Guid Man’s Croft

The midden is certainly not the Guid Man’s croft, although those who have had a run in with the former, might think otherwise.

The midden was a place we, as kids, we’re warned away from, for they could be dangerous on account of the manure acids and bacteria biting down through the ground, often to unknown depths. Seems surprising, but it’s true. Middens can be like shifting sands at the ocean, capable of swallowing anything that thought to go onto them.
Old McDonald, we’ll call him, got to know his midden firsthand; when returning home from town with his new car – back in the days of solid tires – full of himself and far too much drink, turned left in his farmyard instead of right and drove straight into the midden.
The neighbourhood talked about the incident for months, for the car immediately began to settle into the muck and Old McDonald, for his life, had to scramble up onto its roof. His farmhands, delighted at the situation, cheeky blighters, kept asking, as the car sank lower and lower, if they should rescue the farmer, or his brand new vehicle, for it was obvious they couldn’t do both. McDonald came away from the disaster with his life, but the vehicle was never seen again, not even after that midden was drained and emptied.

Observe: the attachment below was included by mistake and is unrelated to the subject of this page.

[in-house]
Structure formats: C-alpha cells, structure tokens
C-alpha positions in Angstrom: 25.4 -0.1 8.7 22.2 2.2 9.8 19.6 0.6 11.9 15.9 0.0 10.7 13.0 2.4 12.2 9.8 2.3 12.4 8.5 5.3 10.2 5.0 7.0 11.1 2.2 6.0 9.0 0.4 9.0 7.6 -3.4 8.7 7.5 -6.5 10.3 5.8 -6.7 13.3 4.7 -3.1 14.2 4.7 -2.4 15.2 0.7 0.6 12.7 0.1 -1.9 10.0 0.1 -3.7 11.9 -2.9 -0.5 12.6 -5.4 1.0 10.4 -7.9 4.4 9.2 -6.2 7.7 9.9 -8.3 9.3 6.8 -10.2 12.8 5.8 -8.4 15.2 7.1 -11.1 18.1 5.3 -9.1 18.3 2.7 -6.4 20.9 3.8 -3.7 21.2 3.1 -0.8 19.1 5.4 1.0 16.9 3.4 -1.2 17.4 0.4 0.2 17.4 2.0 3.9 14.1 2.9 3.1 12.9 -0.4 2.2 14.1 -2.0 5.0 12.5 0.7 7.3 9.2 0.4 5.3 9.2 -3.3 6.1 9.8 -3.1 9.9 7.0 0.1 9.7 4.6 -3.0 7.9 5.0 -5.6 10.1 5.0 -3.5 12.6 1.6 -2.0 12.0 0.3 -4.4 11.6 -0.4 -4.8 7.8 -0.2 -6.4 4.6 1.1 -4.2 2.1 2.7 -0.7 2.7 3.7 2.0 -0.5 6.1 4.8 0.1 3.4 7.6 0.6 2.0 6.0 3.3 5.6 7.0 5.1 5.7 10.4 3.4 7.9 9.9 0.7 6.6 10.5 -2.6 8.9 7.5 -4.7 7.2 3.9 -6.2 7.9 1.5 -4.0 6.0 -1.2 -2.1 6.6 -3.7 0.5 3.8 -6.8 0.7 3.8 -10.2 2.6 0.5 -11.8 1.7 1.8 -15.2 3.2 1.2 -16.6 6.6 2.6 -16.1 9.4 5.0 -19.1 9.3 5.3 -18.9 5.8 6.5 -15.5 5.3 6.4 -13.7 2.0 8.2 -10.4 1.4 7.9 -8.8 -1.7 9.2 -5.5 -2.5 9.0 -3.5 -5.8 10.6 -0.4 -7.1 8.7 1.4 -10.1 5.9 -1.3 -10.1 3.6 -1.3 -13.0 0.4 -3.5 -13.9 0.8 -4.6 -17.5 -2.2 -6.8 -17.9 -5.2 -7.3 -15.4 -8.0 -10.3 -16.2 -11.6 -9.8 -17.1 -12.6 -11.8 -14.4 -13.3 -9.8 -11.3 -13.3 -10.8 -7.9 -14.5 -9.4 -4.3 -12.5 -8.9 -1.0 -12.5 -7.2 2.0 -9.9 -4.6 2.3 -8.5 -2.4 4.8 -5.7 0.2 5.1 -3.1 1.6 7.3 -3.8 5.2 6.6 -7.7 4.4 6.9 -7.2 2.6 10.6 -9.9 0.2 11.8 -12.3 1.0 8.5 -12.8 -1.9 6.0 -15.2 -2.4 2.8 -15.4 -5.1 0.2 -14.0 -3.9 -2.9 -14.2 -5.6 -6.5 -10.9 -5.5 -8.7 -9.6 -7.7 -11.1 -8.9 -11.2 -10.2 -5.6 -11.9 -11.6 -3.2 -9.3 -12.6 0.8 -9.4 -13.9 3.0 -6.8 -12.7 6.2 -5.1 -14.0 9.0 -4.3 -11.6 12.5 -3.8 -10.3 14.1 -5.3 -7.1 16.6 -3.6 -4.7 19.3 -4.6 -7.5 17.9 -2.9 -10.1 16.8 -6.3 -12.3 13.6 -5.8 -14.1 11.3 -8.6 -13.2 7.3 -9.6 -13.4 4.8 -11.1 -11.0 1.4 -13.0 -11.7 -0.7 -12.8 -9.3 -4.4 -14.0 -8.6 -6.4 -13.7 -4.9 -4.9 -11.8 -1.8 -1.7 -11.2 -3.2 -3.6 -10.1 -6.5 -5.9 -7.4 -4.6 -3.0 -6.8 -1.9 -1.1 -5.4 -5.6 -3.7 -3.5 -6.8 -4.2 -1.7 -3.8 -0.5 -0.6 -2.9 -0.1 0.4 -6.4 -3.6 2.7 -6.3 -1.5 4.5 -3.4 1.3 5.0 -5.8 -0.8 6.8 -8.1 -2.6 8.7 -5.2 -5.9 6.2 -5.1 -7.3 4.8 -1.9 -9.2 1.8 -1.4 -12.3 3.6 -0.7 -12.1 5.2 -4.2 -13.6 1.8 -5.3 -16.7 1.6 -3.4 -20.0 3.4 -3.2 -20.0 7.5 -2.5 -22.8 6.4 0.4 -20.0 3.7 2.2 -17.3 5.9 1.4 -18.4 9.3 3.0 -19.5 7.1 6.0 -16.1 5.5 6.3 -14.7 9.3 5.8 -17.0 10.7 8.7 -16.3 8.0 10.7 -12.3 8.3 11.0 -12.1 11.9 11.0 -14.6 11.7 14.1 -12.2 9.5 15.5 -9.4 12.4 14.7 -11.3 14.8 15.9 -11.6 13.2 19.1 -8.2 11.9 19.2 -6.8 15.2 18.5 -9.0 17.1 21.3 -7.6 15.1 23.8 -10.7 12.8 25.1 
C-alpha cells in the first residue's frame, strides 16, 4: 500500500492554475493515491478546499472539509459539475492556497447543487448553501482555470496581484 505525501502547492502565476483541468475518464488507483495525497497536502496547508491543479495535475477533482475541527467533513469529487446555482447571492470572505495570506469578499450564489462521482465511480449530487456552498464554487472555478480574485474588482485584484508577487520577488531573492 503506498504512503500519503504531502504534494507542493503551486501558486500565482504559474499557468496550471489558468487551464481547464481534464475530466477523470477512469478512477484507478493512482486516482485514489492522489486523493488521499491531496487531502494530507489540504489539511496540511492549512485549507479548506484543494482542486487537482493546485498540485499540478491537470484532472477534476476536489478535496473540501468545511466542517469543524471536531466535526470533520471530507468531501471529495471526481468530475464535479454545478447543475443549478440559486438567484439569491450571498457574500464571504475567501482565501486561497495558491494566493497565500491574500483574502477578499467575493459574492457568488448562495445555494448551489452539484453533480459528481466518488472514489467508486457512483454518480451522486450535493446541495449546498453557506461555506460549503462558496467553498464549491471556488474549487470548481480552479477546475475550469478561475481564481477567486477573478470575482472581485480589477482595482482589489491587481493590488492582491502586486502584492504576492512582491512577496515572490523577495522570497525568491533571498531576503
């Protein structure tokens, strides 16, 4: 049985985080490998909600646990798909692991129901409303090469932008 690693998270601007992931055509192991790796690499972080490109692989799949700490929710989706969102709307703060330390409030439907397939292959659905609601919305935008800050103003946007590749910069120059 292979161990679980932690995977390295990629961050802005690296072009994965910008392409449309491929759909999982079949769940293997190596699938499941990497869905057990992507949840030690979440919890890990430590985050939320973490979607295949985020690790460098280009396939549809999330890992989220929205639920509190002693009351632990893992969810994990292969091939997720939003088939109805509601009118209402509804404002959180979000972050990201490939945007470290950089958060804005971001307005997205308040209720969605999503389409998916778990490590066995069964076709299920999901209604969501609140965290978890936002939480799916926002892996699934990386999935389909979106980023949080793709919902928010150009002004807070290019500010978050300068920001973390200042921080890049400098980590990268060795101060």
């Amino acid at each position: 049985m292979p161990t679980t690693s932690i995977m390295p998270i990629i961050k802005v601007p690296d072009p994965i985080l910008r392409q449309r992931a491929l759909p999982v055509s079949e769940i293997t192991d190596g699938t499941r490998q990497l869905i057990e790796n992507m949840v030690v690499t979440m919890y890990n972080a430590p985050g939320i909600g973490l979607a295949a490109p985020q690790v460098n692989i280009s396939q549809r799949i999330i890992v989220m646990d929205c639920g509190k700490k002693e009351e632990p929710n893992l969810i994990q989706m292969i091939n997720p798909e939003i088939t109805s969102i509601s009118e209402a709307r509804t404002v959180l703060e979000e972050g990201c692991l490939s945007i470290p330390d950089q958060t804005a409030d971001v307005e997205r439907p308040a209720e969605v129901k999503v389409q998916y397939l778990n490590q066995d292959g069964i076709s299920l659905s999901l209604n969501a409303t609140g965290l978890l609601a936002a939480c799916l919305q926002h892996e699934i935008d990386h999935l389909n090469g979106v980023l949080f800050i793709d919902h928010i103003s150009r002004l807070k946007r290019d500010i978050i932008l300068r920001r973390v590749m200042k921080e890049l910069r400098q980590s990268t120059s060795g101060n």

The Guid Man’s croft is the small piece of land which every God-fearing farmer will never touch, never walk in, never turn over, for usually the land is poor. The Guid Man is the Devil, the croft is his place on Earth, but just as importantly, it is where the wild things can survive safely and reproduce without fear of interference from man.
We need more of those places now, Devil or not. Populations of small wild animals, birds and insects are under threat, and will soon be no more if they are not protected by us all.
The dissemination of seeds, pollination of trees and plants depend on their distribution by these creatures; surely we will be in a bad way if that’s not done.

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